Triggers (AKA Stressors)

Triggers in your life are external events or circumstances that make you feel uncomfortable. They can include situations in your work or personal life that you know tend to stress you out or upset you. Writing these triggers down won’t stop them from happening, but it can help us put coping methods and action plans in place for dealing with the emotions that are felt.

The following are some examples of my triggers so you can get the idea for making your own list:

spending too much time alone

criticism from others

being overly tired

family friction

making a mistake

not being listened to

change to routine

packing to go on holiday

mental health themes in TV dramas

feeling left out

being wrongly judged

My coping methods / action plan

Do everything on my daily maintenance plan – keep routines going

Pick out some activities from my wellness toolbox

Talk to a supportive person about what has happened

Turn negative self talk into positive

Use mindfulness techniques

Do some soothing rhythm breathing

Focus on tasks that are easy to do

Make lists e.g. a packing list for holidays

Early Warning Signs

For this part of the WRAP plan, you make a list of signs that tell you and others that you’re not feeling mentally well. This helps friends and family to look for signs of deterioration and is also good for sharing with medical professionals. For me personally, I have different signs depending on whether I’m starting to become depressed or anxious or developing hypermania.

Signs of depression and anxiety

loss of appetite / comfort eating

feeling tearful over things that wouldn’t usually affect me

lack of motivation

feeling tired even after lots of sleep

agitation

want to be alone

irritability

poor concentration

feeling worthless / helpless

Signs of hypomania

constant talking – unable to switch off

mind in overdrive

erratic driving

spending lots of money to fix things

hyperactivity

sleeplessness

agitation

irritability

flick from one task to another in a bid to get it all done

Coping methods / action plan

Do relaxation exercises – meditation, yoga etc.

Pick out some activities from my wellness tools

Tell someone I trust how I feel

Do everything on my daily maintenance list

Seek medical help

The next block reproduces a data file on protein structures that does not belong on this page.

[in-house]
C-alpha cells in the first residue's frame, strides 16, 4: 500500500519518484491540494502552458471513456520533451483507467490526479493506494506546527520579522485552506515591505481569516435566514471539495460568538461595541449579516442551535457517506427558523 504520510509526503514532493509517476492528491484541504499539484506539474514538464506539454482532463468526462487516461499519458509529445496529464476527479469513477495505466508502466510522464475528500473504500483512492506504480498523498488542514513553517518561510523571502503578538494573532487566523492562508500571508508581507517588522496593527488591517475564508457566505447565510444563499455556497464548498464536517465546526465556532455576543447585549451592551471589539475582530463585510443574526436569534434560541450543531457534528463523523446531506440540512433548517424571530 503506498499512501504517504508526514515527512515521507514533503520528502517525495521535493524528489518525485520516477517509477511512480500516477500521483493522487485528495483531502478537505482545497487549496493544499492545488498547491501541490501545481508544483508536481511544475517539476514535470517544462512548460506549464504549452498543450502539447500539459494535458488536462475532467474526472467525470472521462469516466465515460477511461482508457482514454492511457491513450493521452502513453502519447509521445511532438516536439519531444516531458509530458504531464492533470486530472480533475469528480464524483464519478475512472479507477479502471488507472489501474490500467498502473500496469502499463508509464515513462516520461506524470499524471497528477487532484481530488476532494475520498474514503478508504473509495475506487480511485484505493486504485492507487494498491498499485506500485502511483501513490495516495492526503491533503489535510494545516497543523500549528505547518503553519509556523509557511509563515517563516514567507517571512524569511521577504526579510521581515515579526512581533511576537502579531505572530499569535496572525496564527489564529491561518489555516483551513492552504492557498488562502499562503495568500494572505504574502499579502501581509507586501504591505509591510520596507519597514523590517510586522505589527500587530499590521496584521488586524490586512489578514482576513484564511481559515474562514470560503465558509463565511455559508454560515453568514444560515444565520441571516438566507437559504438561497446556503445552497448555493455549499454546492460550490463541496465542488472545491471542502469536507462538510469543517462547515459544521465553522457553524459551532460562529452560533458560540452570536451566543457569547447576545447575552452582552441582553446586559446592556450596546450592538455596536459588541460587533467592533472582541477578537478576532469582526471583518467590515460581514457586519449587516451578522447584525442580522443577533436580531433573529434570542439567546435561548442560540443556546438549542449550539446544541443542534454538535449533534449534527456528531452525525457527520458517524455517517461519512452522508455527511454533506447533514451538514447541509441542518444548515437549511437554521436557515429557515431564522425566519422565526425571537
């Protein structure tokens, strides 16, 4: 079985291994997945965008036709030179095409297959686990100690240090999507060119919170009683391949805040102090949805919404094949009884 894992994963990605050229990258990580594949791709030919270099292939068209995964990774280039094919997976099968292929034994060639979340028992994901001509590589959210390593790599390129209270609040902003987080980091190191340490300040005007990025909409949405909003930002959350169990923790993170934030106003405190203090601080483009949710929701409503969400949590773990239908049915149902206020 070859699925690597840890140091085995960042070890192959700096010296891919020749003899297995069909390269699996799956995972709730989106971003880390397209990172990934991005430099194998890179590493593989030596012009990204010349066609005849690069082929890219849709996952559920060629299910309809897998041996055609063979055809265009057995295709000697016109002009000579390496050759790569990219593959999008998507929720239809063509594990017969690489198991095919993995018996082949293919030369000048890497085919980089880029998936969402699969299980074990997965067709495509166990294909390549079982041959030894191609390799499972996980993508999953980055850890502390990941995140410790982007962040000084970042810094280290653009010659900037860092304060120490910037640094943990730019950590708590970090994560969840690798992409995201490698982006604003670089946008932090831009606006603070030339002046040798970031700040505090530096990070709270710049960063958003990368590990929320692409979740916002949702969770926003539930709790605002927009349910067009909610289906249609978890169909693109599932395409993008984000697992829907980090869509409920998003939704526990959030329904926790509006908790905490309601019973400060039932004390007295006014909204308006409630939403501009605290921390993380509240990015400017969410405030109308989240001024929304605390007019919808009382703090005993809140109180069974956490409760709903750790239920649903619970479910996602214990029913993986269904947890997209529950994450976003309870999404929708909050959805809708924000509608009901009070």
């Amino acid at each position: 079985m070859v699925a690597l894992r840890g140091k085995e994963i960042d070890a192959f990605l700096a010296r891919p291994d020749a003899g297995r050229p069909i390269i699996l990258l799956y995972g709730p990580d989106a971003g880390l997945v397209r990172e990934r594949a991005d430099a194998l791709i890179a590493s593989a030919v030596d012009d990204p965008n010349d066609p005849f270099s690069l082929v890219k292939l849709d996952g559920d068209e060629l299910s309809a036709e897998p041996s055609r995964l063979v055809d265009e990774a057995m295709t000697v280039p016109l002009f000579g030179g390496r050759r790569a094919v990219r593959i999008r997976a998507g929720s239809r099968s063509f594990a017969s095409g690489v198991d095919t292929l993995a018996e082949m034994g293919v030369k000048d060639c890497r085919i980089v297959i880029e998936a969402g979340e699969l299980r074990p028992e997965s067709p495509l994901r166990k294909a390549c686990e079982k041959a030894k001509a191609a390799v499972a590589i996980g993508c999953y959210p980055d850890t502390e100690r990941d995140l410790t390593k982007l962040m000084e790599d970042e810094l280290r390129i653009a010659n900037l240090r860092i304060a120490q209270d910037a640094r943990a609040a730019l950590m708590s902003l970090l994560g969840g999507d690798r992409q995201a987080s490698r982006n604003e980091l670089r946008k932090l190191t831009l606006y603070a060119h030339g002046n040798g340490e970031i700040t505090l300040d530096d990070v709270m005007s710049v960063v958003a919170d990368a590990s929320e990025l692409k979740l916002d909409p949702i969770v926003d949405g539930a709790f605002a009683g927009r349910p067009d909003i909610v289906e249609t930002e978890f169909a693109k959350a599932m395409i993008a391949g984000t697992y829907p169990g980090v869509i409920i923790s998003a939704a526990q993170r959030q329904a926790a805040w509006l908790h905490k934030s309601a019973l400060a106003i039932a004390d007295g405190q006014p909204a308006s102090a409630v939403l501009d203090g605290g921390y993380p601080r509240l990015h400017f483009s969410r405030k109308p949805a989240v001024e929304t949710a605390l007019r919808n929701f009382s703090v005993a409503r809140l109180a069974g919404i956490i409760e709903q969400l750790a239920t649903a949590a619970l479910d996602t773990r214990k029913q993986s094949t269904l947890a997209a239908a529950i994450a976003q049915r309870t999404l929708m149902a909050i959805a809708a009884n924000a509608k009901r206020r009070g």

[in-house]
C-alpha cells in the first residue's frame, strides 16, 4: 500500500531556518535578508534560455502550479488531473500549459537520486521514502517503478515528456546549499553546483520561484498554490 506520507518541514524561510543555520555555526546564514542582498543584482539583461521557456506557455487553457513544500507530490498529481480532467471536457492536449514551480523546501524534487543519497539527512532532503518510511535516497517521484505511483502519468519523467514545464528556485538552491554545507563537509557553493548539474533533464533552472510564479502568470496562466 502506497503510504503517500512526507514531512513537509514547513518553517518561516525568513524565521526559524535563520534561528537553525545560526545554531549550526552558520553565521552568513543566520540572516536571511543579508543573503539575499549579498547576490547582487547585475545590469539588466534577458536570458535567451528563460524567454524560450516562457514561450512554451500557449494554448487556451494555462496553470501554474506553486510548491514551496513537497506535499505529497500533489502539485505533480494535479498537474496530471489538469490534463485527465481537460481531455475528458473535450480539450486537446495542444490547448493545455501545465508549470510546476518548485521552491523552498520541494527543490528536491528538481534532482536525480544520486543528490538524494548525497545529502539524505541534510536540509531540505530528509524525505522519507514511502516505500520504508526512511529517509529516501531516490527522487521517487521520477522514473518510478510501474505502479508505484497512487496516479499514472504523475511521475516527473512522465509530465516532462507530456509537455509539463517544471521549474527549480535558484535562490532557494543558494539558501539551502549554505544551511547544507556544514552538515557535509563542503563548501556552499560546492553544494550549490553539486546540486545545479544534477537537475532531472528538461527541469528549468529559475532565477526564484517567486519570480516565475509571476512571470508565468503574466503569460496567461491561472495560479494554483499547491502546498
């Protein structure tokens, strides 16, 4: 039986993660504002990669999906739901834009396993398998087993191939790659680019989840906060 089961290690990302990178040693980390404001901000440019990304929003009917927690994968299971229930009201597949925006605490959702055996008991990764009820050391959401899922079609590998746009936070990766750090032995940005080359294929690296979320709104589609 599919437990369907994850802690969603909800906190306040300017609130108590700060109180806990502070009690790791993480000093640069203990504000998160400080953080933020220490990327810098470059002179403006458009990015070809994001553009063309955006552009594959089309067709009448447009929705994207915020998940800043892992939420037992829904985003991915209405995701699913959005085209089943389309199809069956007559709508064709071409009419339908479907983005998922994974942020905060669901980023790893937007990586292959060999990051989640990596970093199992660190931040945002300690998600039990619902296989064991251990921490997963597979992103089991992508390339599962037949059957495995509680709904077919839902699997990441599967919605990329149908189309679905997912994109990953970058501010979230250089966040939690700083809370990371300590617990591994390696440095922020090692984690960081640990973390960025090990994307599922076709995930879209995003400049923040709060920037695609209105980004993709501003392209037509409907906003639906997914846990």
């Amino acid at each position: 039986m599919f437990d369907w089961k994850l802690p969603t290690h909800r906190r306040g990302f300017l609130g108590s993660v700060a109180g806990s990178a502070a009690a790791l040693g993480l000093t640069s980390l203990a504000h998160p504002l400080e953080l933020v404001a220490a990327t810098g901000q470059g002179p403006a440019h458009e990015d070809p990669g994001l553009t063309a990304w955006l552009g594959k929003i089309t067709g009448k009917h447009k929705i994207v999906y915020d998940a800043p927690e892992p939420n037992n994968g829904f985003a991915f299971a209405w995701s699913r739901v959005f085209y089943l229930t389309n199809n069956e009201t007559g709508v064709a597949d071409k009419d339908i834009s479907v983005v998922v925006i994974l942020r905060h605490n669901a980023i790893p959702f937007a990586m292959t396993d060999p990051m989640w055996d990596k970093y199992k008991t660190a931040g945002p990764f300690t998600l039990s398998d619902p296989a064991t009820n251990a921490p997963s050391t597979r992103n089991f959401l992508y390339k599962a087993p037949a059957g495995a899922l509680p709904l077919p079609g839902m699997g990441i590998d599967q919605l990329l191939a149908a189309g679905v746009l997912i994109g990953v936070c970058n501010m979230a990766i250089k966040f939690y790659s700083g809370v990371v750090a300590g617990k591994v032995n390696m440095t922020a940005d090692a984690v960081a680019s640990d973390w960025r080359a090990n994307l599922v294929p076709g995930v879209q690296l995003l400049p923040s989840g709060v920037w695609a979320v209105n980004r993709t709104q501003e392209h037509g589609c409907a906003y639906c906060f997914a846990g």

Get some exercise

Ask for support with household tasks

Challenge negative thoughts

Celebrate small achievements

Although I found these tasks difficult to do at the time as I was living with the depression and anxiety symptoms, I do think they are really useful lists to make. I also found it beneficial to talk with others about coping methods and get ideas from them too.

I hope you are finding these posts informative and useful. I really recommend creating your own WRAP either by yourself or with a loved one or therapist. Sitting down and really thinking about yourself and what you are like at different times can really help. Also if you can feel yourself becoming stressed or unwell, you can put things in place to help prevent you from becoming worse.

Of course, the current situation with the virus is a huge source of stress and worry so, now more than ever, we need to look after ourselves and ensure self care activities are high on our agenda. A lot of our routines and aspects of our daily lives have changed beyond our control and for many, this will be one of your main triggers so make sure you put things in place to help you cope.

Until next time, stay home and stay safe and well,

Posted in mental health, wellbeing, wellness

Monday Matters: Creating a W.R.A.P. Part 2

Last week, I introduced the idea of creating a Wellness Recovery Action Plan (W.R.A.P.) as a tool for monitoring your own mental health and keeping yourself as well as you can. I discussed what a W.R.A.P. is and went on to share the first step as the creation of a list of wellness tools i.e. things that you enjoy doing and that make you feel good. If you haven’t seen this initial post click here to read it before you learn what to do now. Today, I’m going on to the next step which focuses on what you are like when you are well and on listing daily maintenance tasks that you really need to do to keep yourself well.

Having drawn up your wellness tools, you’re invited to consider what you are like when you are feeling well. When I did this, I got really upset as it was a reminder of how I am when my mental health is good and I felt like I’d not seen the real Laura for such a long time. Now I’m back to feeling great, I can look at my list and celebrate who I am.

In as much detail as possible, you should make a list of how you feel when you are well. Here’s a few examples from my list so you can get the idea:

talkative

friendly

full of positivity

calm

productive

energetic

loving

decisive

assertive

good sense of humour

The idea behind doing this is so that you can spend some time really thinking about the kind of person you are when you’re feeling well and then you will be easily able to spot signs that you are starting to struggle and put steps in place to prevent decline in your mental health.

Having written your list, you should then go on to think about the things you need to do each day to keep yourself feeling well. What you note down here should be every day things that you must do to maintain a state of wellness. This is known as your ‘Daily Maintenance’ plan. Here are some of the things on my list but obviously yours may have different tasks and activities on depending on how you spend your time.

Daily Maintenance:

get up by 8am

have cereal, dried fruit and coffee for breakfast (or an alternative as a treat!)

take a vitamin tablet

check my plan for the day in my bullet journal

brush my teeth

shower

dry my hair and get dressed

Do yoga, some stretches or go for a walk

Do my morning activities

Have a healthy lunch

Do my afternoon activities

Make dinner and eat with my husband